LONDON — A British broadcaster is prioritizing women’s health by rolling out a raft of measures to aid those dealing with a subject that is rarely discussed freely and openly in the workplace: menopause.
Channel 4, a national television station in Britain, announced Friday that it would offer its female employees flexible working arrangements, tailored work spaces and even paid leave if they experienced menopause symptoms.
Common symptoms include hot flashes, heavy periods, low mood, increased anxiety, difficulty sleeping, joint pain, and problems with memory and concentration often referred to as “brain fog.” They can persist for years and are both physical and psychological, and about 80% of women will experience them in some form, according to the British National Health Service.
Menopause — a natural part of aging that is caused by a drop in the production of estrogen — typically occurs between the ages of 45 and 55.
“This is Channel 4 living its remit, normalizing a taboo subject by making it more visible,” Channel 4’s chief executive, Alex Mahon, said in a statement.
Mahon, the first woman to be chief executive in Channel 4’s 37-year history, added that she hoped the policy would inspire other media companies to support women in their workplaces going through menopause.
The broadcaster says that its menopause initiative — pioneered by an in-house gender equality staff network — is the first known among British media companies.
While some workplaces have introduced lactation rooms for breastfeeding mothers and free period products in bathrooms, they have been slow to accommodate or recognize the battles that older women face during menopause.
Dr. Philippa Kaye, a London-based physician and author of “The M Word: Everything You Need to Know About the Menopause,” said that more companies needed to take action.
“There is a significant brain drain that could happen,” Kaye said. “Women worry that they will be considered ‘past it’ or sidelined if they speak up about their symptoms. Businesses should be talking about menopause so that women do not feel so uncomfortable about it.”
The broadcaster’s announcement was rolled out on World Menopause Day, created by the International Menopause Society.
Although research has found that many women believe that menopause affects their work negatively, a study from the University of Nottingham found that they are loath to speak up about its impact and are frequently embarrassed to disclose the reason they could be underperforming or missing work altogether.
To combat hot flashes, a private and cool space has been set aside at Channel 4’s offices, and women will be entitled to an assessment to ensure that their work spaces do not make their symptoms worse.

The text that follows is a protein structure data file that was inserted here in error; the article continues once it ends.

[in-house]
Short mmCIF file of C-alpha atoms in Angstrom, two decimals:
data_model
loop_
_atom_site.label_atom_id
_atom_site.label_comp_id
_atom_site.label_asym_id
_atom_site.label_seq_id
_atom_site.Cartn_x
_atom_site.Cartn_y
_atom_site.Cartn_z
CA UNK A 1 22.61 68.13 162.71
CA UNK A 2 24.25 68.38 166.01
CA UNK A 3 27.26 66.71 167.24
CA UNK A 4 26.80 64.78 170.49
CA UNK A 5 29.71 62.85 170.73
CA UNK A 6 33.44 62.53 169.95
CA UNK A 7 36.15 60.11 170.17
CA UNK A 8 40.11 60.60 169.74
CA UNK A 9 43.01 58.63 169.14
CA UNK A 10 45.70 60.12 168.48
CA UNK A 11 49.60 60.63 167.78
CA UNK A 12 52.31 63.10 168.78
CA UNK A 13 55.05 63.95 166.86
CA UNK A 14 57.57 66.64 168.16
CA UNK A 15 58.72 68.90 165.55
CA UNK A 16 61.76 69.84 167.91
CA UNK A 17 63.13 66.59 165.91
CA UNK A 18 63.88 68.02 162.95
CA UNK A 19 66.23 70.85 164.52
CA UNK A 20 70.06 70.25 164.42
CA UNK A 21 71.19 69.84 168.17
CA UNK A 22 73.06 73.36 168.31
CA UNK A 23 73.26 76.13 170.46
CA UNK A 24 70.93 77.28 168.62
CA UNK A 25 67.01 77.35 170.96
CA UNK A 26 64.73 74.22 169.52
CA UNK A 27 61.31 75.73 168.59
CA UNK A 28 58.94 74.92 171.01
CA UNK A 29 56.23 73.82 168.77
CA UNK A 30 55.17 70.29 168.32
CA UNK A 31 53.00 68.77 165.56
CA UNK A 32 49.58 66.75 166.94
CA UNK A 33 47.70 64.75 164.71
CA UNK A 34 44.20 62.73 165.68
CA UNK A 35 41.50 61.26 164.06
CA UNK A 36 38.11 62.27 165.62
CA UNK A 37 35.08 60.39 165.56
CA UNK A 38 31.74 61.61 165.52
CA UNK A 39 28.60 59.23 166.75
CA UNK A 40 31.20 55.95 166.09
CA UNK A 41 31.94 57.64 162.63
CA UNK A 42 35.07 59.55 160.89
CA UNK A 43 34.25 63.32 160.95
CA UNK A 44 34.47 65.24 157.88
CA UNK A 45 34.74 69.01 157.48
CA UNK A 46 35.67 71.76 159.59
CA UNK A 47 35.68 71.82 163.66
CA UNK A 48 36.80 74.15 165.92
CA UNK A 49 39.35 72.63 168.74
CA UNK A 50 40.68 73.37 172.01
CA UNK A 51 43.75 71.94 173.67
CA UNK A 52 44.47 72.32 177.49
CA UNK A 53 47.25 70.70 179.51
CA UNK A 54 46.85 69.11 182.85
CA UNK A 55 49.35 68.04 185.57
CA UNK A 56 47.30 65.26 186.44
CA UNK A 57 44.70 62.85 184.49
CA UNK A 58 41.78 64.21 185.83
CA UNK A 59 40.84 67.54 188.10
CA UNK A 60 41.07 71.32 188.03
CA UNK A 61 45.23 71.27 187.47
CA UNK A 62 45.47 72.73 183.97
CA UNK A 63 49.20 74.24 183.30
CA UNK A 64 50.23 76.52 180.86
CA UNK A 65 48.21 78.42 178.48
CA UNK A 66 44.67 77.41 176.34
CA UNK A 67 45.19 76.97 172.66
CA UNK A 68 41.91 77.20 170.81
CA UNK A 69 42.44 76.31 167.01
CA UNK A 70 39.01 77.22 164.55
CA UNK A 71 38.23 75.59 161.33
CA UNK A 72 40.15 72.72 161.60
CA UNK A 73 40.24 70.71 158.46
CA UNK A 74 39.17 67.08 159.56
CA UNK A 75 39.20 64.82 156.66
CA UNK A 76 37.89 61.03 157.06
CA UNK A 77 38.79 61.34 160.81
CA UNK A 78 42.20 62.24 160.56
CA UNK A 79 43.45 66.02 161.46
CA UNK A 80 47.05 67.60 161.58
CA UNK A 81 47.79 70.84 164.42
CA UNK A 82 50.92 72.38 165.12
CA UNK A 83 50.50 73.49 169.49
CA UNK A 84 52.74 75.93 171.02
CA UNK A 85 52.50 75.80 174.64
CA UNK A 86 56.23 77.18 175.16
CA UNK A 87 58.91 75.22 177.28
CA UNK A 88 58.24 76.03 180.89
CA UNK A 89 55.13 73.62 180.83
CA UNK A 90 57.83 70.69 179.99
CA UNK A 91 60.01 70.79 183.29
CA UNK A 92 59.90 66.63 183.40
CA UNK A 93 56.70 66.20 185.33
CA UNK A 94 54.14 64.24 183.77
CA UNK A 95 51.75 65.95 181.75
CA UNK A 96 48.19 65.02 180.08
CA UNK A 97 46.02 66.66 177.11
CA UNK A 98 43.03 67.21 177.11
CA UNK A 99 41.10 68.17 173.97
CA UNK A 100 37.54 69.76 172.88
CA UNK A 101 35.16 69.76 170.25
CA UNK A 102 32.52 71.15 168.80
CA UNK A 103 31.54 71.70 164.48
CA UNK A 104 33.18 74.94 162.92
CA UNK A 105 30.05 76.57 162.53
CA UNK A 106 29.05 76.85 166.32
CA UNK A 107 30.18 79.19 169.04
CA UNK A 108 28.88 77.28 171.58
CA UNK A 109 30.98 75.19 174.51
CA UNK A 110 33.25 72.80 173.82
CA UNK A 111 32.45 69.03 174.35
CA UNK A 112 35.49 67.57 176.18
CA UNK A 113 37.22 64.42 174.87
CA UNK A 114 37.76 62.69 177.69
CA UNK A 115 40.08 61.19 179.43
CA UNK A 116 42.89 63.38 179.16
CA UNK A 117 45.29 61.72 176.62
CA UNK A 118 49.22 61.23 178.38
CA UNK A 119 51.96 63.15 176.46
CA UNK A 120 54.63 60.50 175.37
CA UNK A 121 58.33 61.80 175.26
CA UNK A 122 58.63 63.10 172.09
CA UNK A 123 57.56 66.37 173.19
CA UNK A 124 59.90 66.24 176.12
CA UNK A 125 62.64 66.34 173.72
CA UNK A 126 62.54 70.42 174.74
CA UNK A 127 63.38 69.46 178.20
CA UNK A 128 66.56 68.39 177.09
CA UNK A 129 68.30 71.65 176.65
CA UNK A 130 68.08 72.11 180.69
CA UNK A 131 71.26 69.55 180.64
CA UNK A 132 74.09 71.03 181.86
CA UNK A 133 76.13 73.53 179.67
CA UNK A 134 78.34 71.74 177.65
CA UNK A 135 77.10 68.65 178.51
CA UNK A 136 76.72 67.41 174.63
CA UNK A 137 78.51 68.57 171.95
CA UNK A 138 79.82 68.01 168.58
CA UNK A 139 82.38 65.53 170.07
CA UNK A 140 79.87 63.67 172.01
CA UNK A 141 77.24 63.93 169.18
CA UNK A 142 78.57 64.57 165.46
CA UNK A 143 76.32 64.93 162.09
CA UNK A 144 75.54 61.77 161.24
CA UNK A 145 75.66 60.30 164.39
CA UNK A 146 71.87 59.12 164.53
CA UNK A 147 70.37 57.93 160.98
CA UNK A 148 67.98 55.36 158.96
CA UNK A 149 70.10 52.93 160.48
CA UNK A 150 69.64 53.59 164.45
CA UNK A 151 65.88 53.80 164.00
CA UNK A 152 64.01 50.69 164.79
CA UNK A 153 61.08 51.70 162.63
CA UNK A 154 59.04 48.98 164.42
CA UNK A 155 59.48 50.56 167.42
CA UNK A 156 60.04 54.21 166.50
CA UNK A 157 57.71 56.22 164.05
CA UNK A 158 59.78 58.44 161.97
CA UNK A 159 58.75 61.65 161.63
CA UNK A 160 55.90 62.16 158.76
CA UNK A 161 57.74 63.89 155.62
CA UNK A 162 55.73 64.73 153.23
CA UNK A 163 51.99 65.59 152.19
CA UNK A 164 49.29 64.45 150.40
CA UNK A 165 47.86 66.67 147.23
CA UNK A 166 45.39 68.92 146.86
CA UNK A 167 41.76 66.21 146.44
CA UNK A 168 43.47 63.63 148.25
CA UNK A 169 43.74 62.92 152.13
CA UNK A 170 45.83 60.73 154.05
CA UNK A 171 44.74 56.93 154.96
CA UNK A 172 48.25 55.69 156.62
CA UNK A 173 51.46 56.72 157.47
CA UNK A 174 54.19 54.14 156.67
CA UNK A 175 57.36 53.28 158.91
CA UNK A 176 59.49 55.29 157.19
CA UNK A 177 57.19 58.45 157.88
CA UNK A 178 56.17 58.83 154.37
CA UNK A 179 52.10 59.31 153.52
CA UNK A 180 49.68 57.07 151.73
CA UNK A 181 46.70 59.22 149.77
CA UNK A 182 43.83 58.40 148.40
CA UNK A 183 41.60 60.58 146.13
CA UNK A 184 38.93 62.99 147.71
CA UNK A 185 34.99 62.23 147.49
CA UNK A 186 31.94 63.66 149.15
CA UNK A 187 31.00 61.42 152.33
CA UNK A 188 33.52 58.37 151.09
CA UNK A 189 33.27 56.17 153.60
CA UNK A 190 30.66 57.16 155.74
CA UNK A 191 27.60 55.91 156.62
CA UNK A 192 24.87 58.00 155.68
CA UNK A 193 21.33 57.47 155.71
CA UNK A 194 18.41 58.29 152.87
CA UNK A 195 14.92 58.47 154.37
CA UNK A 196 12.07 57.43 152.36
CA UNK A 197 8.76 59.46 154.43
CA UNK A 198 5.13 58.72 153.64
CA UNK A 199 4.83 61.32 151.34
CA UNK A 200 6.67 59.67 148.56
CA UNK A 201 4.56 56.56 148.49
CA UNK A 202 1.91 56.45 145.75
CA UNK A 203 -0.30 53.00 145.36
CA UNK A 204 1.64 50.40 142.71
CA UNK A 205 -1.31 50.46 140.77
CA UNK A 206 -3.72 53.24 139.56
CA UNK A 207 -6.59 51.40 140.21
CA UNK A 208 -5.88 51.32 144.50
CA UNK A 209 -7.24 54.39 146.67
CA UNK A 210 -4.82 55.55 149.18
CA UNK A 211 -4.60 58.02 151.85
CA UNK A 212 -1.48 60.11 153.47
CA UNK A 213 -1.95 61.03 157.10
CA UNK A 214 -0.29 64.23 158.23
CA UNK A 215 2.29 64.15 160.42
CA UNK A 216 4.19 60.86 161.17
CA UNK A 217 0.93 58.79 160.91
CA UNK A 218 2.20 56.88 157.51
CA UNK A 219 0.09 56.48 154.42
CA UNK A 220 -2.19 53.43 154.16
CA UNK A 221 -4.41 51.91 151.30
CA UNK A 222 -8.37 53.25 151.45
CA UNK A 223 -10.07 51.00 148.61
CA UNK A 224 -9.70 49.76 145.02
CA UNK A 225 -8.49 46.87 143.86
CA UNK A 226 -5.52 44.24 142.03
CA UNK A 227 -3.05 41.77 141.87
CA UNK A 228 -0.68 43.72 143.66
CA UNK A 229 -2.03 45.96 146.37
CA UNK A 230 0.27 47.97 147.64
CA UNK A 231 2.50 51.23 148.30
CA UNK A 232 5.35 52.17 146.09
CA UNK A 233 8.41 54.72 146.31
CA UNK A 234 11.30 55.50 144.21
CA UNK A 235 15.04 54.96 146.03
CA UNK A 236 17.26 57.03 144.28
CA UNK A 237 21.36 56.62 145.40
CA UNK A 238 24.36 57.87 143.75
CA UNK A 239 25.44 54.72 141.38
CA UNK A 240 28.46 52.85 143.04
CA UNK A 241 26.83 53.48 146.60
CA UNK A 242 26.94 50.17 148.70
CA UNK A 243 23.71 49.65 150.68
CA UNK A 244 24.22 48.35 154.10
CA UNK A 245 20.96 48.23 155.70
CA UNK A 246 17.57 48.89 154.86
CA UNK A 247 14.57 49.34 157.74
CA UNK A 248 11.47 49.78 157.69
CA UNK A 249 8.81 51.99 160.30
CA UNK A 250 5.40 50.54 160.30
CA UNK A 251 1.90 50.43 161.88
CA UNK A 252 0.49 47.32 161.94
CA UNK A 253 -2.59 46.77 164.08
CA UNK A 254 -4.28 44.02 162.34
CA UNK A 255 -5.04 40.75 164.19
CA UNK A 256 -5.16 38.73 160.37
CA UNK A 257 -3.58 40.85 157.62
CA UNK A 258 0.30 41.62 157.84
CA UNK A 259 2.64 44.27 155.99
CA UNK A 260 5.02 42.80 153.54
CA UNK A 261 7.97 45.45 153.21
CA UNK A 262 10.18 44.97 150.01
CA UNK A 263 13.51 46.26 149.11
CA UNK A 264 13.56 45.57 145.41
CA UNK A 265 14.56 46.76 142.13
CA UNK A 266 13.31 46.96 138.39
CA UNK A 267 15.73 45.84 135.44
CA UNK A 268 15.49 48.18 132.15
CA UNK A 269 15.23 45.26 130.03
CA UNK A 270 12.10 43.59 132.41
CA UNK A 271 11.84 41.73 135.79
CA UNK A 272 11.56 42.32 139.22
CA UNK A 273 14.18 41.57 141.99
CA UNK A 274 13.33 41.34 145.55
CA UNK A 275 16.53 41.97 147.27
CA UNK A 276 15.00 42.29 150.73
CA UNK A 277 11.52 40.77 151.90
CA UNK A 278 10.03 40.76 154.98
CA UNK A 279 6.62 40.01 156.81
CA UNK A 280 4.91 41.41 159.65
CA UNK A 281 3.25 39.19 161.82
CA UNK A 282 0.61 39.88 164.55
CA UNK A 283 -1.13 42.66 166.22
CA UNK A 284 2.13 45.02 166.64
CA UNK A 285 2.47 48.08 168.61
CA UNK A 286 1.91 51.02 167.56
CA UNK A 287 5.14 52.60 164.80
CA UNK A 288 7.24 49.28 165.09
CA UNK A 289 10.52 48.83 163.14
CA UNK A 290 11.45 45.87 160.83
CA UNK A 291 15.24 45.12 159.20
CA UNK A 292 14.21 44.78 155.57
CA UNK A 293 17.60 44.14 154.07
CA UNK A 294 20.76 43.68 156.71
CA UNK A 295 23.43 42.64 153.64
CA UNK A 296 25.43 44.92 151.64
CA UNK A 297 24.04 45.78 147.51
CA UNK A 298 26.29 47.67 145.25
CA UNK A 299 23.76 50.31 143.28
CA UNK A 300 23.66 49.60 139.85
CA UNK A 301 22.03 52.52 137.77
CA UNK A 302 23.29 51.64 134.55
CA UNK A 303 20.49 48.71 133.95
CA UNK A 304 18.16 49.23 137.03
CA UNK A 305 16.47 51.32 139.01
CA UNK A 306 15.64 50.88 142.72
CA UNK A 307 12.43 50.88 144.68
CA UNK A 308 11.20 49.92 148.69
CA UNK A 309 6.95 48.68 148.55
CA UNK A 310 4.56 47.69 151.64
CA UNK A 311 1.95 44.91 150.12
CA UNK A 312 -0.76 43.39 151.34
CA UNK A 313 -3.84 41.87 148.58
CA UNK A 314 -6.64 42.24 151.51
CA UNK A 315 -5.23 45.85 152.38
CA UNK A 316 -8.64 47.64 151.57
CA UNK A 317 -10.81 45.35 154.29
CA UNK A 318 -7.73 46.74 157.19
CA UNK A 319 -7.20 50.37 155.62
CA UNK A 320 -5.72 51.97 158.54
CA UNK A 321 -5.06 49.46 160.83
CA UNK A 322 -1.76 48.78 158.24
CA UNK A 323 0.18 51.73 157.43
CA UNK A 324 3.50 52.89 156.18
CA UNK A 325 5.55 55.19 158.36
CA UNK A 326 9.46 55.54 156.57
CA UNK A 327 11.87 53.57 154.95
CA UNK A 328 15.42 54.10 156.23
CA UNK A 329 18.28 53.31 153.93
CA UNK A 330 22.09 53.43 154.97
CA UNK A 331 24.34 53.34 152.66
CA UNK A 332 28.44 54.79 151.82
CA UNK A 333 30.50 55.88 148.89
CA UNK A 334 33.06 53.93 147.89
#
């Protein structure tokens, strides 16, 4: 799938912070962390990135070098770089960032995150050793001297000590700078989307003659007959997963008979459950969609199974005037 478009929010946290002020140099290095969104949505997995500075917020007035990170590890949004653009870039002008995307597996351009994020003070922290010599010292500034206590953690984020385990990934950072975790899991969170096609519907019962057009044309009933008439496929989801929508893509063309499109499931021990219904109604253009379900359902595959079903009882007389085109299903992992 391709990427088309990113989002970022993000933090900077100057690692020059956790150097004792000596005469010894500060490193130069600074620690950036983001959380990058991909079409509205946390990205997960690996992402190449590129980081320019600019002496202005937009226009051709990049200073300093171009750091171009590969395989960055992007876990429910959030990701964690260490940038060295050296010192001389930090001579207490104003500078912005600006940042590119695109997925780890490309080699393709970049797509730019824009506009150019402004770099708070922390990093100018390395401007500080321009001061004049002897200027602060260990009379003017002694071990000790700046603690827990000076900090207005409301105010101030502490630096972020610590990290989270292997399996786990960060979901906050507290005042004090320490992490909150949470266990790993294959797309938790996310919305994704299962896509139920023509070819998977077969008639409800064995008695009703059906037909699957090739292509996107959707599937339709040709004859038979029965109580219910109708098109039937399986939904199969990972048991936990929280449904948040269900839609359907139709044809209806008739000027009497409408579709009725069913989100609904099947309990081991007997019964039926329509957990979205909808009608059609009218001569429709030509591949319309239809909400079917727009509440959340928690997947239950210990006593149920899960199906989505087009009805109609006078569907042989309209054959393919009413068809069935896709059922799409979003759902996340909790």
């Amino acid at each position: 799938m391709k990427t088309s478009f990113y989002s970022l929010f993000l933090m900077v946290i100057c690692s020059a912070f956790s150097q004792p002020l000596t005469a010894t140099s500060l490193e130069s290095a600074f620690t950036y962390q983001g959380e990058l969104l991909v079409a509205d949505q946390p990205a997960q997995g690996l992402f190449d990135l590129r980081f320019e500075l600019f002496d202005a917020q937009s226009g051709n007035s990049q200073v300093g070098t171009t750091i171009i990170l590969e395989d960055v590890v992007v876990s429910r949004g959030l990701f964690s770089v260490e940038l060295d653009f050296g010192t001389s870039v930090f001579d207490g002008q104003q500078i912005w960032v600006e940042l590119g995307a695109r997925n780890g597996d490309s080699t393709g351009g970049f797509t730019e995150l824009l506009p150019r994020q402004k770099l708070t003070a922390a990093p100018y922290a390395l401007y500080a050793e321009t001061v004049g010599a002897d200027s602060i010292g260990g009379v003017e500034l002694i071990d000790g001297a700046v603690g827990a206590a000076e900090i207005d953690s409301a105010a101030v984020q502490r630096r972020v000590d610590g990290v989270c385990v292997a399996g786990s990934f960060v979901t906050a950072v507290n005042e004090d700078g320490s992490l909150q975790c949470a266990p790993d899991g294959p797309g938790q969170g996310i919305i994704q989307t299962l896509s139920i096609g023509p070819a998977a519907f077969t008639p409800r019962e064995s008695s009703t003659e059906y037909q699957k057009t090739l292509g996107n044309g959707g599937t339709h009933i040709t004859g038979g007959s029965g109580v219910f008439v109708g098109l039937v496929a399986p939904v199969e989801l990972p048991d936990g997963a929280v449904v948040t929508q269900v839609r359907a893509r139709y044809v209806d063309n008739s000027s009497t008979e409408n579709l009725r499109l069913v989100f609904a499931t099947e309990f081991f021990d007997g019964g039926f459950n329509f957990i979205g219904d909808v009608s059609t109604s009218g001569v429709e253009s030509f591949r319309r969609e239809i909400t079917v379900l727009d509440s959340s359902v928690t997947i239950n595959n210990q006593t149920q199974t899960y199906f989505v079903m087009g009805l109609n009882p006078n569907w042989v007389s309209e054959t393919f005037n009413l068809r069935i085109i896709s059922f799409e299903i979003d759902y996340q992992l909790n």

A human resources employee has been designated as the “Menopause Champion,” and the broadcaster said it would introduce briefings to raise awareness of menopause within its leadership.
“It is vital that not just women themselves, but that all members of staff, are aware of menopause symptoms and have access to information to make work environments more supportive places for women in menopause,” Sarah Francis, a spokeswoman for the British women’s health charity Wellbeing of Women, said in a statement about Channel 4’s initiative.
Reaction on social media to the initiative was overwhelmingly positive, even prompting one Twitter user to suggest “Let’s all go and work at Channel 4.”
While the broadcaster joins only a handful of other British companies in offering menopause support, a number of businesses worldwide are striving to improve their female workers’ experiences.
Some offer “menstrual leave” policies, which allow women to take a paid day off menstruating, and others provide backup day care benefits for working parents whose arrangements fall through.
Although Channel 4 has taken steps to tackle what has been coined the “gender pain gap,” the more widely talked-about gender pay gap remains a persistent problem. The British broadcaster reported a 28% mean average pay gap in 2018.
The television channel isn’t the only employer that has struggled to close the gap in paying men and women equally.
After Britain made it compulsory for businesses with at least 250 employees to report the difference between average salaries and bonuses for male and female staff members, a report showed a majority were still paying men more than women.
This story was originally published at nytimes.com. Read it here.